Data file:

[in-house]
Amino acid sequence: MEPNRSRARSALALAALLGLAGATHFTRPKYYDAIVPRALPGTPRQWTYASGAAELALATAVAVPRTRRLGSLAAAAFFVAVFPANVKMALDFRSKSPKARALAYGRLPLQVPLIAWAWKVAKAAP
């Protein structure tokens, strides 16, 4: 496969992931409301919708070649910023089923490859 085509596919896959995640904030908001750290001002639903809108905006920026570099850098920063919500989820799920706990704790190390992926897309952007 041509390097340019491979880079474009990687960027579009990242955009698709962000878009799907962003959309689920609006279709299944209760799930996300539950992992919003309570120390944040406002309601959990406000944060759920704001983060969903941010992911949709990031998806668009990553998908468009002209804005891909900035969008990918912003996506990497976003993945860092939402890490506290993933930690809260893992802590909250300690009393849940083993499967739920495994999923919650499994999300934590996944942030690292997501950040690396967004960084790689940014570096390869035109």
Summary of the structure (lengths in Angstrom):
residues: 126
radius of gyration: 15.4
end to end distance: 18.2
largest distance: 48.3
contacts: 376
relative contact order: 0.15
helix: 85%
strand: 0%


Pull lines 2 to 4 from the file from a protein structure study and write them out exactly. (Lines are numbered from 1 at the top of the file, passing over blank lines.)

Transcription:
Amino acid sequence: MEPNRSRARSALALAALLGLAGATHFTRPKYYDAIVPRALPGTPRQWTYASGAAELALATAVAVPRTRRLGSLAAAAFFVAVFPANVKMALDFRSKSPKARALAYGRLPLQVPLIAWAWKVAKAAP
């Protein structure tokens, strides 16, 4: 496969992931409301919708070649910023089923490859 085509596919896959995640904030908001750290001002639903809108905006920026570099850098920063919500989820799920706990704790190390992926897309952007 041509390097340019491979880079474009990687960027579009990242955009698709962000878009799907962003959309689920609006279709299944209760799930996300539950992992919003309570120390944040406002309601959990406000944060759920704001983060969903941010992911949709990031998806668009990553998908468009002209804005891909900035969008990918912003996506990497976003993945860092939402890490506290993933930690809260893992802590909250300690009393849940083993499967739920495994999923919650499994999300934590996944942030690292997501950040690396967004960084790689940014570096390869035109």
Summary of the structure (lengths in Angstrom):